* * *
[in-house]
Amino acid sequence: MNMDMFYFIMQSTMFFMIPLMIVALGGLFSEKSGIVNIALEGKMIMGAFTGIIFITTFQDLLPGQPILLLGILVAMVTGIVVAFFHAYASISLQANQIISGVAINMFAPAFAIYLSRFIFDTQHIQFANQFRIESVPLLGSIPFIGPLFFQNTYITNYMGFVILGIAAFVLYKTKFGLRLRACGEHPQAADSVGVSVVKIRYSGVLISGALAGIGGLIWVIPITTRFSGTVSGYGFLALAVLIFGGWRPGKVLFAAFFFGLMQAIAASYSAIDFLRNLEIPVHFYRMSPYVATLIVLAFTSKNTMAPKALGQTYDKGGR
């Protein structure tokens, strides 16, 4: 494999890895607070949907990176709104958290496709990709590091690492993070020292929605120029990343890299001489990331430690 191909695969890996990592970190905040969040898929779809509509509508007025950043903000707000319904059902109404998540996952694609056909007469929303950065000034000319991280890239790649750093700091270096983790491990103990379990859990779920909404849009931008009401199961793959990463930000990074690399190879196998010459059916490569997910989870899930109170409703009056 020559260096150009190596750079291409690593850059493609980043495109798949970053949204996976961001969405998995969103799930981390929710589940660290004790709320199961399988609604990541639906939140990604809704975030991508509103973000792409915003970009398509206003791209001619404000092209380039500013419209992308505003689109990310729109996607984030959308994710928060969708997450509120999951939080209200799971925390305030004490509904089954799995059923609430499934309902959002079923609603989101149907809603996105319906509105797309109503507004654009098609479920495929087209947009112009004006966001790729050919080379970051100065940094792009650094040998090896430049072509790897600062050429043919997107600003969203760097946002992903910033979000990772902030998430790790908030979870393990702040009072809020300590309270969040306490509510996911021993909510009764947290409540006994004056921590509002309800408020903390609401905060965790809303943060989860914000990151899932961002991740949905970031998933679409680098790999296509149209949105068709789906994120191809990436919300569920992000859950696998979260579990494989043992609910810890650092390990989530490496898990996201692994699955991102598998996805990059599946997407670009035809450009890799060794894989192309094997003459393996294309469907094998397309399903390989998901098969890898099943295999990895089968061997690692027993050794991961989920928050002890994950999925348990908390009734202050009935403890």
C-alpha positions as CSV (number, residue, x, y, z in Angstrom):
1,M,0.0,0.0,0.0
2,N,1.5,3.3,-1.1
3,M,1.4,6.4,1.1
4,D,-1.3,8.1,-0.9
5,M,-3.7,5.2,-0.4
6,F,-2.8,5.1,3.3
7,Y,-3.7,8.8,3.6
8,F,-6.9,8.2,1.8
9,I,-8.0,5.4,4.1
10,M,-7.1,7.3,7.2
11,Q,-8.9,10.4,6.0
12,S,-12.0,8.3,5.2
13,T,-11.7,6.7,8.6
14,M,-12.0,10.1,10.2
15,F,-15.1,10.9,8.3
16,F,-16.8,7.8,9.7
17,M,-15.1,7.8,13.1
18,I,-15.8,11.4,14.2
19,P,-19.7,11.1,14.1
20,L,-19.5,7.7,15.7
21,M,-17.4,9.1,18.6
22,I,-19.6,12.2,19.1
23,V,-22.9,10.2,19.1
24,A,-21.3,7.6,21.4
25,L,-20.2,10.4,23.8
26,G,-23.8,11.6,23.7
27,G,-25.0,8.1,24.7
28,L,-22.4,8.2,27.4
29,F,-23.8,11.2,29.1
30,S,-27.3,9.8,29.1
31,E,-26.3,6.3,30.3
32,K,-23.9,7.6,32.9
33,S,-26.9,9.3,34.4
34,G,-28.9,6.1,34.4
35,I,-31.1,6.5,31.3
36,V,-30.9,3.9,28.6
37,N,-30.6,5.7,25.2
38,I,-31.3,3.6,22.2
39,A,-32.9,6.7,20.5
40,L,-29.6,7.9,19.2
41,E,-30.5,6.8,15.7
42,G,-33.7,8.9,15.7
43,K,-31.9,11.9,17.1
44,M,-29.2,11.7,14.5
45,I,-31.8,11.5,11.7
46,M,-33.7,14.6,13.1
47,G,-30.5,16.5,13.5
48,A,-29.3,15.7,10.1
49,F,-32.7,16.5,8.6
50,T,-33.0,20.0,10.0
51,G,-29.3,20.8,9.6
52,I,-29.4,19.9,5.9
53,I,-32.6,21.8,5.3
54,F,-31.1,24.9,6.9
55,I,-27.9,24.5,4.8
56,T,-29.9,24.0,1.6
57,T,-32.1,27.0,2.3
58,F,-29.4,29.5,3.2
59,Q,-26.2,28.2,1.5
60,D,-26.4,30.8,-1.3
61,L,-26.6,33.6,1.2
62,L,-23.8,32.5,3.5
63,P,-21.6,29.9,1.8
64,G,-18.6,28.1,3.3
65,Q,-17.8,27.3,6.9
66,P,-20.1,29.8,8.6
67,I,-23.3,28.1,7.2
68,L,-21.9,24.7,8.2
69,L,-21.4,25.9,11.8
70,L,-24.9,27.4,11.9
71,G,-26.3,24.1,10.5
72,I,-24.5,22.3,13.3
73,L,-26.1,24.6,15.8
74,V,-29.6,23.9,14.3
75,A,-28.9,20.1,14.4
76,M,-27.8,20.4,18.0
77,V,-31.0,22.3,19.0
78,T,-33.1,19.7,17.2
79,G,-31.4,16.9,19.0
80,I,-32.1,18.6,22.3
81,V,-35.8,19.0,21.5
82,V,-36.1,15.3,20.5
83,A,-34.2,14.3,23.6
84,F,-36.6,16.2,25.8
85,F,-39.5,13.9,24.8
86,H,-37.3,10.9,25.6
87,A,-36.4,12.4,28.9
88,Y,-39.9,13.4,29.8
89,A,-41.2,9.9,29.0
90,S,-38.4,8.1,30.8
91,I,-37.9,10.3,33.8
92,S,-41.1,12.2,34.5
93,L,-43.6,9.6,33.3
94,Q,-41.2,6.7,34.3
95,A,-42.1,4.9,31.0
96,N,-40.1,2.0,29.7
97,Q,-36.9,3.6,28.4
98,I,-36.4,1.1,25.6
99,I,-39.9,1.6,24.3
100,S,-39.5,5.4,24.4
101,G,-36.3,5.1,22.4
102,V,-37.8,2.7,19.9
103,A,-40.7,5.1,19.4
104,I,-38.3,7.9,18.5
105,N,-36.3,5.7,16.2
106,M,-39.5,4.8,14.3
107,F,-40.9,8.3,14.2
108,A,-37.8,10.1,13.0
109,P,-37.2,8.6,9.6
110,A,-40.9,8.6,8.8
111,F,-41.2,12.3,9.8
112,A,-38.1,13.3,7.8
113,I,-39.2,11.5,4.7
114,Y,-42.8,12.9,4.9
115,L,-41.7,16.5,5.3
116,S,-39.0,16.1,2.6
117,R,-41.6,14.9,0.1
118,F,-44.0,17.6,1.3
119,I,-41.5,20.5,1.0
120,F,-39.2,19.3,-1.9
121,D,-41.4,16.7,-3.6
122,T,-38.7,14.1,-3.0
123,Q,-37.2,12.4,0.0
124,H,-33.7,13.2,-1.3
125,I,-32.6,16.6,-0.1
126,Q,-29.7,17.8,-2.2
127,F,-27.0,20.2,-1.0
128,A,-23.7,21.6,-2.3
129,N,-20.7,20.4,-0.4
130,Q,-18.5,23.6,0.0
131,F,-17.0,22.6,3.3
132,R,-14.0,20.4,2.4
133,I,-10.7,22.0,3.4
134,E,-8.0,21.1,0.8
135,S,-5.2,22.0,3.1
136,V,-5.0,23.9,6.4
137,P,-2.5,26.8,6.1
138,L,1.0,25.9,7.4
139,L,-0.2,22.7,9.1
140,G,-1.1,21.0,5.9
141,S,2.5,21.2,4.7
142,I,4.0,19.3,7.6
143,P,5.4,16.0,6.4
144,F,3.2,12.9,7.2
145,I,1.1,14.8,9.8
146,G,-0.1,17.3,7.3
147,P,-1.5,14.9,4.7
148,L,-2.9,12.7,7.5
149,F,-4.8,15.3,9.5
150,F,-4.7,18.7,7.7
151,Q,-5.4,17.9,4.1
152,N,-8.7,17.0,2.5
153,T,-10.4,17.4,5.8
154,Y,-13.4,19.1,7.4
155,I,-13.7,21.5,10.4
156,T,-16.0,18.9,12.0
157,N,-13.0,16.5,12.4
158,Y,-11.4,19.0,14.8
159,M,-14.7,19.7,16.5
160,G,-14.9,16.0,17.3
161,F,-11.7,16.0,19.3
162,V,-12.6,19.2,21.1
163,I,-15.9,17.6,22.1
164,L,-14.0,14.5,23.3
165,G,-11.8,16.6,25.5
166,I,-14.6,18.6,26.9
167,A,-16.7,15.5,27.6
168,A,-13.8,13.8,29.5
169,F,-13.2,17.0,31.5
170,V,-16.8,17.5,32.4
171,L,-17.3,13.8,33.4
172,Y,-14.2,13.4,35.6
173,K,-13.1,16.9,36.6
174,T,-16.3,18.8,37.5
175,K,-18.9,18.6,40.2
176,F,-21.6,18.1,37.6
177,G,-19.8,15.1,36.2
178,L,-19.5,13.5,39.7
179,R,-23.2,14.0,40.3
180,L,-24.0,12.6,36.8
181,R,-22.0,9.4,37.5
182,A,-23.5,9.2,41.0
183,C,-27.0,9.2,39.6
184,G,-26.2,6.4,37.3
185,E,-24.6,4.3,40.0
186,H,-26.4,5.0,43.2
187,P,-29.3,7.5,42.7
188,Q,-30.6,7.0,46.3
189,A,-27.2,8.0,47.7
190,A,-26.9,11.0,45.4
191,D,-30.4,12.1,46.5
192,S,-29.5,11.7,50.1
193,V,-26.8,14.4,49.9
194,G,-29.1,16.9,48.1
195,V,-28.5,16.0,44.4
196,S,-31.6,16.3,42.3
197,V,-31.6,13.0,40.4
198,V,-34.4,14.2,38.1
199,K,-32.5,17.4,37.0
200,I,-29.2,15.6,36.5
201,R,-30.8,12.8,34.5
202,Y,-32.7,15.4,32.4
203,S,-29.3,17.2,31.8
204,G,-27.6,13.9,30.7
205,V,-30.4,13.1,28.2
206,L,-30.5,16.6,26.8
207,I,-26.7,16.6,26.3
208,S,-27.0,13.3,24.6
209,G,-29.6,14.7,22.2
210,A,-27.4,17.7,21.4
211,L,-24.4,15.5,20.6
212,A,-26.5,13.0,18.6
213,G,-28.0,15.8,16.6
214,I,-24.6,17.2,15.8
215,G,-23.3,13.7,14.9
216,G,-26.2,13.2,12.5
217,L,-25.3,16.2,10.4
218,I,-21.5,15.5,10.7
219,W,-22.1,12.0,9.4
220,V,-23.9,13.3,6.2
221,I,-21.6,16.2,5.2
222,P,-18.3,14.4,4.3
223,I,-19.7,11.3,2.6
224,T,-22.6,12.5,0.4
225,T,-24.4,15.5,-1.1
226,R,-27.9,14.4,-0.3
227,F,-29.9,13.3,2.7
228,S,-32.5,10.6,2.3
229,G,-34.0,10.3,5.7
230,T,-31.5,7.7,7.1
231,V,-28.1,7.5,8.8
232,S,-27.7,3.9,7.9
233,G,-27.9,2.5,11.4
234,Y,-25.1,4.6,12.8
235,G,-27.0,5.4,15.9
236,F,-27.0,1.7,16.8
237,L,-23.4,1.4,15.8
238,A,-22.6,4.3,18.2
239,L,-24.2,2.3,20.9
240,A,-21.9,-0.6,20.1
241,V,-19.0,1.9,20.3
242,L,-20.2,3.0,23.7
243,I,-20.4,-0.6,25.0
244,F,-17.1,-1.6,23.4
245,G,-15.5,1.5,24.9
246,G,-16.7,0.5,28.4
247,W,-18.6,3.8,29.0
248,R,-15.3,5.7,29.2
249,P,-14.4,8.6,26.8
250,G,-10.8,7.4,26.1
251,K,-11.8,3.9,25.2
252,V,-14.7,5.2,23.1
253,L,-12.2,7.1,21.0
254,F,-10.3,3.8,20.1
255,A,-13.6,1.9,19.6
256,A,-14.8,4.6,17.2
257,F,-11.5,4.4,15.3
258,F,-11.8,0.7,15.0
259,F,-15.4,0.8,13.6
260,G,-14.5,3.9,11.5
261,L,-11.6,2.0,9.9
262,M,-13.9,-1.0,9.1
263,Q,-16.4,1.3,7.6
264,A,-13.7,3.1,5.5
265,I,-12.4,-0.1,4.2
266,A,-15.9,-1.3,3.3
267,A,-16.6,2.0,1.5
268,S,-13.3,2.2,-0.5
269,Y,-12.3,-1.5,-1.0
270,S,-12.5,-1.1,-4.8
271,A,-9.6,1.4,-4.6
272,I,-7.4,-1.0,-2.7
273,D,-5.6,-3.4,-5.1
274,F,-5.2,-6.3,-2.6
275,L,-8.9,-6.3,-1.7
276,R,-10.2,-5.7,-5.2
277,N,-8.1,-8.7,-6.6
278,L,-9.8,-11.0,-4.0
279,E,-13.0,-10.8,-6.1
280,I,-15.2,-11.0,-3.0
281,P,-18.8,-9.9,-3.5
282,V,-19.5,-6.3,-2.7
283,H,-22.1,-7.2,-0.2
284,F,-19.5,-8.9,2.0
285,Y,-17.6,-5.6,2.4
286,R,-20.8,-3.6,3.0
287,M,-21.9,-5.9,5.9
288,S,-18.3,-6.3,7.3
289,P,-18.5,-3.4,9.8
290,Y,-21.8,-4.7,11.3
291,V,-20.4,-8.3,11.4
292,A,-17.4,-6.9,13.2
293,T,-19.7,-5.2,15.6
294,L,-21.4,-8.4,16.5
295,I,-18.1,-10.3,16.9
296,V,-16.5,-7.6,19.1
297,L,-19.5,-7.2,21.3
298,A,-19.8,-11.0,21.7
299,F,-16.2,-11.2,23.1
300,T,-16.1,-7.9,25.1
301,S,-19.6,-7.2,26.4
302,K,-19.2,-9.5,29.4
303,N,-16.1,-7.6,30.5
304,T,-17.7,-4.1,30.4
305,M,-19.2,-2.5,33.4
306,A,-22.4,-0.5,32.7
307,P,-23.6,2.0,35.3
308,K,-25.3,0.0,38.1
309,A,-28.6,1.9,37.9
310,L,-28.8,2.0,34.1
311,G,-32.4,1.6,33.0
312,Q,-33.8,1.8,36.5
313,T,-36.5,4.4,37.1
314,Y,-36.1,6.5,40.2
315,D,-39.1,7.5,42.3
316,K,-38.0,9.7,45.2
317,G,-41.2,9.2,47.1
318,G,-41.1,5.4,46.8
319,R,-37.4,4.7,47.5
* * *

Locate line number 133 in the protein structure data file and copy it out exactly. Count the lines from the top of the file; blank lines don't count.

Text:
129,N,-20.7,20.4,-0.4